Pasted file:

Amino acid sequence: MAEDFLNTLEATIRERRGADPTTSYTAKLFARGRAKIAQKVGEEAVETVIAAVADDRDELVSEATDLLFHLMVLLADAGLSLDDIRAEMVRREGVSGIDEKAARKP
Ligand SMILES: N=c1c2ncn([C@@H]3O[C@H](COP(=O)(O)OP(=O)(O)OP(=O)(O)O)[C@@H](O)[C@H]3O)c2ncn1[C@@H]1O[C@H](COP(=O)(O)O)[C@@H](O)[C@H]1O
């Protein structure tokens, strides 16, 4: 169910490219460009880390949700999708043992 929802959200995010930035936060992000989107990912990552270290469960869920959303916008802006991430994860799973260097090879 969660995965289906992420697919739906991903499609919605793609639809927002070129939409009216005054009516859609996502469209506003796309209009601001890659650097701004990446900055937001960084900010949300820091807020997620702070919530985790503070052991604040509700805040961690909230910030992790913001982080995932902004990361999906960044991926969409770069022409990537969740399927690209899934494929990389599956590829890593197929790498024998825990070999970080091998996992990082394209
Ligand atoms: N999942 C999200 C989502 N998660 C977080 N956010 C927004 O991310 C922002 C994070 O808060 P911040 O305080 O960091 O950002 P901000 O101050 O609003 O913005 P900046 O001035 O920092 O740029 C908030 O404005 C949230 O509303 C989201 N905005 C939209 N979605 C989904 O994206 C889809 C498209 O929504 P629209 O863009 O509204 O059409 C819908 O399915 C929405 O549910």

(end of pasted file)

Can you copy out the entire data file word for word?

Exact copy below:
Amino acid sequence: MAEDFLNTLEATIRERRGADPTTSYTAKLFARGRAKIAQKVGEEAVETVIAAVADDRDELVSEATDLLFHLMVLLADAGLSLDDIRAEMVRREGVSGIDEKAARKP
Ligand SMILES: N=c1c2ncn([C@@H]3O[C@H](COP(=O)(O)OP(=O)(O)OP(=O)(O)O)[C@@H](O)[C@H]3O)c2ncn1[C@@H]1O[C@H](COP(=O)(O)O)[C@@H](O)[C@H]1O
């Protein structure tokens, strides 16, 4: 169910490219460009880390949700999708043992 929802959200995010930035936060992000989107990912990552270290469960869920959303916008802006991430994860799973260097090879 969660995965289906992420697919739906991903499609919605793609639809927002070129939409009216005054009516859609996502469209506003796309209009601001890659650097701004990446900055937001960084900010949300820091807020997620702070919530985790503070052991604040509700805040961690909230910030992790913001982080995932902004990361999906960044991926969409770069022409990537969740399927690209899934494929990389599956590829890593197929790498024998825990070999970080091998996992990082394209
Ligand atoms: N999942 C999200 C989502 N998660 C977080 N956010 C927004 O991310 C922002 C994070 O808060 P911040 O305080 O960091 O950002 P901000 O101050 O609003 O913005 P900046 O001035 O920092 O740029 C908030 O404005 C949230 O509303 C989201 N905005 C939209 N979605 C989904 O994206 C889809 C498209 O929504 P629209 O863009 O509204 O059409 C819908 O399915 C929405 O549910």